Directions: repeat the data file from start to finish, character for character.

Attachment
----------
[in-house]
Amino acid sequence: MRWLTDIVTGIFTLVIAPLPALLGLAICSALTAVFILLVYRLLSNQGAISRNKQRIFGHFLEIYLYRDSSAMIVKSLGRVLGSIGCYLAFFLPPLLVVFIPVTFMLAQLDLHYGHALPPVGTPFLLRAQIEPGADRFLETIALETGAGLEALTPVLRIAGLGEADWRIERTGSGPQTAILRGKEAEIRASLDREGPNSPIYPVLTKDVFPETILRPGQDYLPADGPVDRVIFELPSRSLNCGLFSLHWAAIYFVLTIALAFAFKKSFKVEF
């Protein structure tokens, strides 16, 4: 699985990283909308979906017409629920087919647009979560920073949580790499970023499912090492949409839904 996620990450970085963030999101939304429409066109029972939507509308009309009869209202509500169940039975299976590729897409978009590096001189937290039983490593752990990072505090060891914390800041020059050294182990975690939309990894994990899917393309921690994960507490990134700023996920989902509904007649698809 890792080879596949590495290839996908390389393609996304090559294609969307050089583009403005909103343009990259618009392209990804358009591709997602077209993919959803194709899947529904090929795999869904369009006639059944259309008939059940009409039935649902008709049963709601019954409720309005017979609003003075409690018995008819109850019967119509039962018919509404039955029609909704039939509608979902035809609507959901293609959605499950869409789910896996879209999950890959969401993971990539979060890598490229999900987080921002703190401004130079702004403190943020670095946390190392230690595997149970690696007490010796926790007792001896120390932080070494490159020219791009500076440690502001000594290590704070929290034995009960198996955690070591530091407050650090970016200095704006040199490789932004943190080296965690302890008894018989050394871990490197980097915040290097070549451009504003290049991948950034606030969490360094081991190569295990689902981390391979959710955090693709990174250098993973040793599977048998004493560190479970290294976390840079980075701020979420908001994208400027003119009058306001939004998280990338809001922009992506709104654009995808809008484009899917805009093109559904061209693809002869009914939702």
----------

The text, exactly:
[in-house]
Amino acid sequence: MRWLTDIVTGIFTLVIAPLPALLGLAICSALTAVFILLVYRLLSNQGAISRNKQRIFGHFLEIYLYRDSSAMIVKSLGRVLGSIGCYLAFFLPPLLVVFIPVTFMLAQLDLHYGHALPPVGTPFLLRAQIEPGADRFLETIALETGAGLEALTPVLRIAGLGEADWRIERTGSGPQTAILRGKEAEIRASLDREGPNSPIYPVLTKDVFPETILRPGQDYLPADGPVDRVIFELPSRSLNCGLFSLHWAAIYFVLTIALAFAFKKSFKVEF
């Protein structure tokens, strides 16, 4: 699985990283909308979906017409629920087919647009979560920073949580790499970023499912090492949409839904 996620990450970085963030999101939304429409066109029972939507509308009309009869209202509500169940039975299976590729897409978009590096001189937290039983490593752990990072505090060891914390800041020059050294182990975690939309990894994990899917393309921690994960507490990134700023996920989902509904007649698809 890792080879596949590495290839996908390389393609996304090559294609969307050089583009403005909103343009990259618009392209990804358009591709997602077209993919959803194709899947529904090929795999869904369009006639059944259309008939059940009409039935649902008709049963709601019954409720309005017979609003003075409690018995008819109850019967119509039962018919509404039955029609909704039939509608979902035809609507959901293609959605499950869409789910896996879209999950890959969401993971990539979060890598490229999900987080921002703190401004130079702004403190943020670095946390190392230690595997149970690696007490010796926790007792001896120390932080070494490159020219791009500076440690502001000594290590704070929290034995009960198996955690070591530091407050650090970016200095704006040199490789932004943190080296965690302890008894018989050394871990490197980097915040290097070549451009504003290049991948950034606030969490360094081991190569295990689902981390391979959710955090693709990174250098993973040793599977048998004493560190479970290294976390840079980075701020979420908001994208400027003119009058306001939004998280990338809001922009992506709104654009995808809008484009899917805009093109559904061209693809002869009914939702």